Worst Practices for Conversion Rates
Your conversion rate is the percentage of visitors on your web site who convert into paying customers, clients, or patients. In a recent article in Website Magazine, Tim Ash encourages website owners to “Keep Your Graphic Designer on a Short Leash”. Tim, CEO of SiteTuners.com a landing page optimization firm, says that you may have been led astray by your web designer. He says that because of the limitations of their unique perspective, web designers are predisposed to (inadvertently) sacrifice your conversions in the name of “coolness”.
Not all web designers fall into the “coolness” trap, as is evidenced by our strategic partners. But many do. Perhaps the most egregious form of this is web designers who design entire websites in all Flash, rendering them irretrievably invisible to search engines. But there are many other lesser evils that can be perpetrated on your poor web pages that make them less likely to drive your visitors to take the action you want them to take. Here’s a bit of what Tim says:
Unfortunately, many … pages are … a visual assault on the senses, forcing the visitor to determine what (if any) of the many striking visual elements on the page are important.
Graphic designers are rarely trained in maximizing conversion. The best ones pride themselves on their ability to be non-conformists, and their ability to “think outside the box.” They are bored with standard production-oriented graphic design work and like to keep themselves entertained by doing something new and interesting on every project. Unfortunately, the goal of the design is often lost, resulting in these chaotic … pages.
Wild background colors — Many … pages use dark and dramatic color themes. Often, large sections of the page or entire backgrounds are black or fully-saturated bright colors. The color choices often create a dark and brooding atmosphere, or imply something so exotic that would only appeal to teenage male adrenaline junkies who play too many video games.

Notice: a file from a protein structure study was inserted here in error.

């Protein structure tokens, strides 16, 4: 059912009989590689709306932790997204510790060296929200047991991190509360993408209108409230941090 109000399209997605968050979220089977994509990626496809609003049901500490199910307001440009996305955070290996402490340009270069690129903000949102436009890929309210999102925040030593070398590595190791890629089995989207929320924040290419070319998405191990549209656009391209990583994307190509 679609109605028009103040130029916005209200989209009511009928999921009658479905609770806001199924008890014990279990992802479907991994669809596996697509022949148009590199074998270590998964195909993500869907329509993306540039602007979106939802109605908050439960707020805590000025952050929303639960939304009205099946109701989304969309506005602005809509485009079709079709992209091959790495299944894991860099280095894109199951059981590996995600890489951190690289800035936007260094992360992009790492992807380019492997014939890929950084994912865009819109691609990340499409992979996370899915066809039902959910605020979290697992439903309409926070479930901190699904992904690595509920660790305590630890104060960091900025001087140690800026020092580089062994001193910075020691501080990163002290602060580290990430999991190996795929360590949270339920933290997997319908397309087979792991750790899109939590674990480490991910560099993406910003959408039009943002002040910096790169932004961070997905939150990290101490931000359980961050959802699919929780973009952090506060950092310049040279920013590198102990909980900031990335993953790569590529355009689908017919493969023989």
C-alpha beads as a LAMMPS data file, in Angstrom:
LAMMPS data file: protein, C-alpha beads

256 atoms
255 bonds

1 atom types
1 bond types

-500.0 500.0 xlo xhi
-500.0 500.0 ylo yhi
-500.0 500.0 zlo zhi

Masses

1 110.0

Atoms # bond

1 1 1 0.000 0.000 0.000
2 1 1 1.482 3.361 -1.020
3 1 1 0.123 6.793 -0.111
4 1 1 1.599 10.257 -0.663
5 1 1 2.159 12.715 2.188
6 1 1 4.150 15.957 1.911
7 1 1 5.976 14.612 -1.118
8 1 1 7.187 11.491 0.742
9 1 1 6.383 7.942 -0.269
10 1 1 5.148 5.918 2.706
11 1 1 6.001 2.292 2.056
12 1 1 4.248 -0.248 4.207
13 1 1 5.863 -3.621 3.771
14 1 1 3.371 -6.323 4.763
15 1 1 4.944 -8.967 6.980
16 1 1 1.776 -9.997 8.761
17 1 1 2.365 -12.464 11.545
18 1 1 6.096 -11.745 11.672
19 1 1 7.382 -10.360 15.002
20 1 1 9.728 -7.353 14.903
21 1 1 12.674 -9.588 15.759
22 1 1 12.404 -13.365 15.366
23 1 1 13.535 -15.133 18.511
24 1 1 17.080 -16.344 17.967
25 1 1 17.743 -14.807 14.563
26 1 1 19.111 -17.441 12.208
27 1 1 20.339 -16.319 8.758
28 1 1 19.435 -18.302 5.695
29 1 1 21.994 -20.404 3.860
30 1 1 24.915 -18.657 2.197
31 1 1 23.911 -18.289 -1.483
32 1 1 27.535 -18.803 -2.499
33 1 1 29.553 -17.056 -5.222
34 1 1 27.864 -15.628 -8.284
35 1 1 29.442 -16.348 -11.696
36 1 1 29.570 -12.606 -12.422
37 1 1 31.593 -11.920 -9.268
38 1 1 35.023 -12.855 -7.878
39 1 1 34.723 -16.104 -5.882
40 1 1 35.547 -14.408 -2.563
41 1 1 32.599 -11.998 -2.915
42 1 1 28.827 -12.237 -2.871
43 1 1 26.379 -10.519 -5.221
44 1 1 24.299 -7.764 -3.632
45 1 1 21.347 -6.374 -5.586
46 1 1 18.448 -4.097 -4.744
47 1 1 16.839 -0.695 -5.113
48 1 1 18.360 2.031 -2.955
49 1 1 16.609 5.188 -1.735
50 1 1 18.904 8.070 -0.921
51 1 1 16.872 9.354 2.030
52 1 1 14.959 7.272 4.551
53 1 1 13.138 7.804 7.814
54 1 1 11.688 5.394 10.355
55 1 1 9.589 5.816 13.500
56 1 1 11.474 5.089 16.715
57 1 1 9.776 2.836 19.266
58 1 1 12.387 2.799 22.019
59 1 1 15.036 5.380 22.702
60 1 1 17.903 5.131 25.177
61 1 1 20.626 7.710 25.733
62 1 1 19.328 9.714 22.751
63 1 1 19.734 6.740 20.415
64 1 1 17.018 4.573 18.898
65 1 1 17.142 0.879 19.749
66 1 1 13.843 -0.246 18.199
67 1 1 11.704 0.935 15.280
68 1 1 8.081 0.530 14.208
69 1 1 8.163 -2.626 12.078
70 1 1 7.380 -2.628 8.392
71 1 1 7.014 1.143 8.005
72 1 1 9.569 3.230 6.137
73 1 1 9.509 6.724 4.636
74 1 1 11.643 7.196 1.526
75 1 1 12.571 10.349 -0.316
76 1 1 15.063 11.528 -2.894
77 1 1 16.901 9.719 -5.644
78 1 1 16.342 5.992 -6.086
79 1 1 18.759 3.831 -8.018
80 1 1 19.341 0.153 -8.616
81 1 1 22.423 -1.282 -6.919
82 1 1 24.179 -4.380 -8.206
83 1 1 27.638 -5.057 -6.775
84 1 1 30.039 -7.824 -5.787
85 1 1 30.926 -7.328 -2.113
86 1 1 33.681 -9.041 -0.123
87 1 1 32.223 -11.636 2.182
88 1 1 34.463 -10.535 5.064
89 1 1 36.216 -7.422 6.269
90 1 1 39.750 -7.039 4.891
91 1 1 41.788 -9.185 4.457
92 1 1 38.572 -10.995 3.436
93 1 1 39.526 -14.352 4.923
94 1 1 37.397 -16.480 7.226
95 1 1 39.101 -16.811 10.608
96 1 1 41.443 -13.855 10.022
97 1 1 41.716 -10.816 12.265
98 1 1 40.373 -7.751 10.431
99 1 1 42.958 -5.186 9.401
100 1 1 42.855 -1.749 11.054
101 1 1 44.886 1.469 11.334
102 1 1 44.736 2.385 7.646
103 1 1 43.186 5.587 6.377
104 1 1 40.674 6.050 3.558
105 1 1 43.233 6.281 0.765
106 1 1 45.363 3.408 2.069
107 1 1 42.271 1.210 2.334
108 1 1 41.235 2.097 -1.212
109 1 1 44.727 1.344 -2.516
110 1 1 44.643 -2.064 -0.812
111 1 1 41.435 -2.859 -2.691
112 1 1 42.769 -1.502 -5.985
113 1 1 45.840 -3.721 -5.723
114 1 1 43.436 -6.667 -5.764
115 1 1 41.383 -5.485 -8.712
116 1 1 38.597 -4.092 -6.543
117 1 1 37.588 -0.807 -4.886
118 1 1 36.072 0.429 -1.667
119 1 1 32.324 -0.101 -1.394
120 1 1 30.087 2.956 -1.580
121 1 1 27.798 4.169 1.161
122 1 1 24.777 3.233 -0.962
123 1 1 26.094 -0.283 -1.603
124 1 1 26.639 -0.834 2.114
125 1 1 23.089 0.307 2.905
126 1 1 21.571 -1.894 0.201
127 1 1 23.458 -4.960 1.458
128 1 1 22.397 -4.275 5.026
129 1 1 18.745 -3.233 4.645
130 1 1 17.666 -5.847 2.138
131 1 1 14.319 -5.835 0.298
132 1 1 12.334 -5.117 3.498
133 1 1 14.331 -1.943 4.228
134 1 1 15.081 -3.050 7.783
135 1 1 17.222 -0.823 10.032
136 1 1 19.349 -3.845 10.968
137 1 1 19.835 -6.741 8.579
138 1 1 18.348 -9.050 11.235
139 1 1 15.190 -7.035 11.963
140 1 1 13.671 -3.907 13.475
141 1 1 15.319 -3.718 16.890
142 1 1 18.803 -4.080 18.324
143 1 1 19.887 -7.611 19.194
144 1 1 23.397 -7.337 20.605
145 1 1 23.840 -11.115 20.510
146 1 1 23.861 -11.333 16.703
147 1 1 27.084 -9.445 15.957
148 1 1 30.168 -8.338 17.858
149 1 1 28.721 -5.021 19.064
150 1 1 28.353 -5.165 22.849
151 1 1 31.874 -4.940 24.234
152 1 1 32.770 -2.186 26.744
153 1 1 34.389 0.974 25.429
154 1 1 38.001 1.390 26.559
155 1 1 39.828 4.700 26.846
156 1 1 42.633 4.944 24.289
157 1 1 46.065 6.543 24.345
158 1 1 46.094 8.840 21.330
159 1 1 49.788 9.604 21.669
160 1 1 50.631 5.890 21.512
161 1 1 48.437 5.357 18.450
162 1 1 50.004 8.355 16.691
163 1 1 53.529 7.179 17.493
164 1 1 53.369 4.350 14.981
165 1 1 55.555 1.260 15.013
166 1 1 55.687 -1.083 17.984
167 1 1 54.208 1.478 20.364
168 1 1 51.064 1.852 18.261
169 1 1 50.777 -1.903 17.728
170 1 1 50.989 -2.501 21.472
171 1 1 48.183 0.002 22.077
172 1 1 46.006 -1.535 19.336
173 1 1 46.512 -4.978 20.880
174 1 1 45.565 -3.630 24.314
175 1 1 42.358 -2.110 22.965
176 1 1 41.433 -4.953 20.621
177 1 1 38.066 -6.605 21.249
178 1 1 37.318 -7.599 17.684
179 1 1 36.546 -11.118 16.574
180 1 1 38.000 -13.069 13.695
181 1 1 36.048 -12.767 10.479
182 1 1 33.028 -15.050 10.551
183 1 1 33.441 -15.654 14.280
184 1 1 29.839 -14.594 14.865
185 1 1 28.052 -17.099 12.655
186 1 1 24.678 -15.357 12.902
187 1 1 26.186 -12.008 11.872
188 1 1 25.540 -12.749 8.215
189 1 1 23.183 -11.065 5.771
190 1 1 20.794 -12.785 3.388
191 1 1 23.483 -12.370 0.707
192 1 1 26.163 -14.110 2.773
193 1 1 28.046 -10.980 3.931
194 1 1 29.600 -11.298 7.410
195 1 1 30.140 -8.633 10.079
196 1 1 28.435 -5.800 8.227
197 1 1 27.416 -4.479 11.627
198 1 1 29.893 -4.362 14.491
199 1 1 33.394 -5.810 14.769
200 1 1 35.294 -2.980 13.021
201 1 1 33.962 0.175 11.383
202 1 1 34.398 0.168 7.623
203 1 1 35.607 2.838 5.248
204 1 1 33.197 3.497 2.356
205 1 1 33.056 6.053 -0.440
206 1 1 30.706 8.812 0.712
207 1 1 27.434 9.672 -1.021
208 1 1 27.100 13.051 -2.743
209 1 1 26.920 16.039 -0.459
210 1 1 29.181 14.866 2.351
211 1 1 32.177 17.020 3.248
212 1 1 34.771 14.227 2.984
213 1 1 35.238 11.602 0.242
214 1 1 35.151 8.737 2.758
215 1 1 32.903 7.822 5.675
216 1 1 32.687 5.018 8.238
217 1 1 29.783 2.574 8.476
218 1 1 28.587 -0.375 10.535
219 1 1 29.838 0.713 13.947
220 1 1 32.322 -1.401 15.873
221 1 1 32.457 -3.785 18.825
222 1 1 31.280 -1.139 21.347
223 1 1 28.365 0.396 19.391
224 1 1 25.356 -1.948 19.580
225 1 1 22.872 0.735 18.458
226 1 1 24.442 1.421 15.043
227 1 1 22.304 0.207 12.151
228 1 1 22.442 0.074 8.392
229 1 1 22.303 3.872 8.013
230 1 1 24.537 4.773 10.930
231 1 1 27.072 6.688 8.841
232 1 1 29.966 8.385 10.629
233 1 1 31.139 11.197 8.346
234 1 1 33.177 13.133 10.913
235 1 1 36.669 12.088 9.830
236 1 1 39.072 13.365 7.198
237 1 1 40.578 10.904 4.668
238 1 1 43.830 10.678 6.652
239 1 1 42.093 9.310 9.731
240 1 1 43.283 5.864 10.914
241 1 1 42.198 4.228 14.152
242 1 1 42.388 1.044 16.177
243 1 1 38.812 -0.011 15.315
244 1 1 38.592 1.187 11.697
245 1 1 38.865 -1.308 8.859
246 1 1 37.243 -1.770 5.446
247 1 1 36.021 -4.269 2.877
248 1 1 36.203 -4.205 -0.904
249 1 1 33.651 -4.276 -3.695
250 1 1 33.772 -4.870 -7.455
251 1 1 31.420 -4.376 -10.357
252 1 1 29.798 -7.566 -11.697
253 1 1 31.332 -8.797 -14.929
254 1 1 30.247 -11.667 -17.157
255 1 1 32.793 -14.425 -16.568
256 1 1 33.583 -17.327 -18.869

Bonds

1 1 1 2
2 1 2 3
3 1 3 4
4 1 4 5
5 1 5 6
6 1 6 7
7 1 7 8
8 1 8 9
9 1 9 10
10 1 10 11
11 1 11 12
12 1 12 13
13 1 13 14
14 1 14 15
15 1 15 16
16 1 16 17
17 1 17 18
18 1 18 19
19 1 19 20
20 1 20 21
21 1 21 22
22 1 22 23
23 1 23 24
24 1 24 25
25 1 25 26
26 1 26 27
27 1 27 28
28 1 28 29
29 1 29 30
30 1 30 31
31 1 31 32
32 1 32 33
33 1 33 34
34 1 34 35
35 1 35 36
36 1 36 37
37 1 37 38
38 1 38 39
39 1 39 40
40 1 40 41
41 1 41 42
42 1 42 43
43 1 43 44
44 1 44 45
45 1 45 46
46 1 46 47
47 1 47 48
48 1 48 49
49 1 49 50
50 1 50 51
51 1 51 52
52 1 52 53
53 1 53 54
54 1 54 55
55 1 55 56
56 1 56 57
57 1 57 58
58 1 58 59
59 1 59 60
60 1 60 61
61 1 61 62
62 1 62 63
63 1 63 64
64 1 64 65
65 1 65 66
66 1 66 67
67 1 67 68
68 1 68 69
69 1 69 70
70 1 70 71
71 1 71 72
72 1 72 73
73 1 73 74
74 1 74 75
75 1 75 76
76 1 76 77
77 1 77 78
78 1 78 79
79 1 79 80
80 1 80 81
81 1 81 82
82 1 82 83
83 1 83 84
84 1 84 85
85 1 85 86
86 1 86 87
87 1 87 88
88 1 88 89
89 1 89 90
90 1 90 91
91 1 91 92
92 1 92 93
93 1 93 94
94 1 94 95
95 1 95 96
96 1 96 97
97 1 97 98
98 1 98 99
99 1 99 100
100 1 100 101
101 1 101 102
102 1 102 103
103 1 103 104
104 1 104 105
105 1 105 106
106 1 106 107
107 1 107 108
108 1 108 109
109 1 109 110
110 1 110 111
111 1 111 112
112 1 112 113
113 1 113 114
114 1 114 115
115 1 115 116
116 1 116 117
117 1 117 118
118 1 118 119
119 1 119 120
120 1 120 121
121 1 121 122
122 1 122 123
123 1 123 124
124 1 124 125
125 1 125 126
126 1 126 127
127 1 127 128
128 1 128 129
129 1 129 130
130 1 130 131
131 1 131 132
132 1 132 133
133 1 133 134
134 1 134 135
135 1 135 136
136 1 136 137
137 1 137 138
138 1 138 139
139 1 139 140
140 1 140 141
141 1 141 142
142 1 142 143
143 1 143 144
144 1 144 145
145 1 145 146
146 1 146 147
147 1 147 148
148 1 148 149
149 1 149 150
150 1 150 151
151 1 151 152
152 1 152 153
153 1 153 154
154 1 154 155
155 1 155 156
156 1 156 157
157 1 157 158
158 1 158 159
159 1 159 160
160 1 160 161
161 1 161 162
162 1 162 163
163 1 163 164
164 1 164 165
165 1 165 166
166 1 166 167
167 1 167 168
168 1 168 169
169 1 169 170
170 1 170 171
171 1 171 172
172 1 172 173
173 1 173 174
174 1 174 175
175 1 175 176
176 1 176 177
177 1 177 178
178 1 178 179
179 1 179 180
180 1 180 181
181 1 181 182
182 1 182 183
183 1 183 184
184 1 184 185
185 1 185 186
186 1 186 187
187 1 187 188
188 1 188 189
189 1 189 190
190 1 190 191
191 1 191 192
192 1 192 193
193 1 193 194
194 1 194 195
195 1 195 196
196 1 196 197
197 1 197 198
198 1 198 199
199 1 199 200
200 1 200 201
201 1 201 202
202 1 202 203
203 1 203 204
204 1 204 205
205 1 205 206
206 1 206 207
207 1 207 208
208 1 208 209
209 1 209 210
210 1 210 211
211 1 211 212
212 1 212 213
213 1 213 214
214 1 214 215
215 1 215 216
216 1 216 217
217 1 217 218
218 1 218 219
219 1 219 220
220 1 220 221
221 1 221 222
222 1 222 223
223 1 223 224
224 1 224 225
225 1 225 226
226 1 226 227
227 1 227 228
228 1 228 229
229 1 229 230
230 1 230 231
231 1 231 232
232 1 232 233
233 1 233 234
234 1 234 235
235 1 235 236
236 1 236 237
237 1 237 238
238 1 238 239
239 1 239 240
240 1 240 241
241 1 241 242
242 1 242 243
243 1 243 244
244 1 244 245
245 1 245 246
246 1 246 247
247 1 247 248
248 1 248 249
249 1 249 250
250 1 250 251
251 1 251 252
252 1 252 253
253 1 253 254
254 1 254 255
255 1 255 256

Garish text — Page text and headlines are haphazardly placed on the page and often use very large font in high contrast colors. Font sizes are often enormous, and are further emphasized by the use of edging effects, drop shadows, color transitions and needs, and fill patterns.
Visual embellishments and flourishes — Even simple page elements such as box edges are emphasized with drop shadows, glow, or other effects. Simple round discs in bullet list are replaced by colorful graphical check marks or other icons. A neutral background space to the site of the landing page is often filled in with intricate patterns or photographic images.
Animation or video — All other design mistakes on the landing page pale in comparison to the aggressive use of motion, animation, and video. Images and text pulsate or revolve, image slideshows use wild fly-in transition effects, intricate animation sequences draw the eye, and full-motion video auto-plays on the page. These attention-grabbing tactics are very powerful. Unfortunately, they are rarely tied to the desired conversion goal on the … page and only serve to squander a few precious seconds of limited visitor attention. Never deploy rich media on your page without first testing to determine its impact on conversion.
Tim then presented a case study illustrating the before and after versions of an important page for a national client of theirs, along with eye-tracking results. He convincingly presents the case that you need to create web pages that draw the eye and the attention of your visitor to the places on the page that will drive them to call you or buy from you.